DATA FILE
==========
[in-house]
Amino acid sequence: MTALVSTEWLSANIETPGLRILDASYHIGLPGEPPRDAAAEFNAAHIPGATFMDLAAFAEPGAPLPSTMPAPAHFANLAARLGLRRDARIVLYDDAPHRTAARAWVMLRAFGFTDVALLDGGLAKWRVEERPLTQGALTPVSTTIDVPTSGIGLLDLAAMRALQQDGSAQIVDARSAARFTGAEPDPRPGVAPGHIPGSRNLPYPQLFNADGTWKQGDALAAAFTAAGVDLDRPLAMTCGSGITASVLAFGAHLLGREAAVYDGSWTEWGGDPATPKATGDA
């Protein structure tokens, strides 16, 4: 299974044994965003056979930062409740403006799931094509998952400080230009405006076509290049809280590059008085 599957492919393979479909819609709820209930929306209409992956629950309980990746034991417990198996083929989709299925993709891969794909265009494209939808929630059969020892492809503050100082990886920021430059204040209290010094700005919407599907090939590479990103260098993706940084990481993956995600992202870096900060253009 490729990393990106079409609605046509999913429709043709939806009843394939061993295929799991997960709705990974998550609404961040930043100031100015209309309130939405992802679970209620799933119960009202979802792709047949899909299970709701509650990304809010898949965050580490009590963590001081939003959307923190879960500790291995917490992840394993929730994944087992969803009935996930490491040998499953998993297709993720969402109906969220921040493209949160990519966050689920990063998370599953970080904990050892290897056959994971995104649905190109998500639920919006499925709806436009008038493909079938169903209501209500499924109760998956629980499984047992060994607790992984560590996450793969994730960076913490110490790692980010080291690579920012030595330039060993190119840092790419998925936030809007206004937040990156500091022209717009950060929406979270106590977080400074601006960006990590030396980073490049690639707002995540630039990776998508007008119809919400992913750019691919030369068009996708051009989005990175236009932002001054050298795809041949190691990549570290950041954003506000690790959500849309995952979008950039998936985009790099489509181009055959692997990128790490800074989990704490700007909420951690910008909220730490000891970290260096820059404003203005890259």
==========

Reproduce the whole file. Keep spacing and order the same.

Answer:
[in-house]
Amino acid sequence: MTALVSTEWLSANIETPGLRILDASYHIGLPGEPPRDAAAEFNAAHIPGATFMDLAAFAEPGAPLPSTMPAPAHFANLAARLGLRRDARIVLYDDAPHRTAARAWVMLRAFGFTDVALLDGGLAKWRVEERPLTQGALTPVSTTIDVPTSGIGLLDLAAMRALQQDGSAQIVDARSAARFTGAEPDPRPGVAPGHIPGSRNLPYPQLFNADGTWKQGDALAAAFTAAGVDLDRPLAMTCGSGITASVLAFGAHLLGREAAVYDGSWTEWGGDPATPKATGDA
């Protein structure tokens, strides 16, 4: 299974044994965003056979930062409740403006799931094509998952400080230009405006076509290049809280590059008085 599957492919393979479909819609709820209930929306209409992956629950309980990746034991417990198996083929989709299925993709891969794909265009494209939808929630059969020892492809503050100082990886920021430059204040209290010094700005919407599907090939590479990103260098993706940084990481993956995600992202870096900060253009 490729990393990106079409609605046509999913429709043709939806009843394939061993295929799991997960709705990974998550609404961040930043100031100015209309309130939405992802679970209620799933119960009202979802792709047949899909299970709701509650990304809010898949965050580490009590963590001081939003959307923190879960500790291995917490992840394993929730994944087992969803009935996930490491040998499953998993297709993720969402109906969220921040493209949160990519966050689920990063998370599953970080904990050892290897056959994971995104649905190109998500639920919006499925709806436009008038493909079938169903209501209500499924109760998956629980499984047992060994607790992984560590996450793969994730960076913490110490790692980010080291690579920012030595330039060993190119840092790419998925936030809007206004937040990156500091022209717009950060929406979270106590977080400074601006960006990590030396980073490049690639707002995540630039990776998508007008119809919400992913750019691919030369068009996708051009989005990175236009932002001054050298795809041949190691990549570290950041954003506000690790959500849309995952979008950039998936985009790099489509181009055959692997990128790490800074989990704490700007909420951690910008909220730490000891970290260096820059404003203005890259």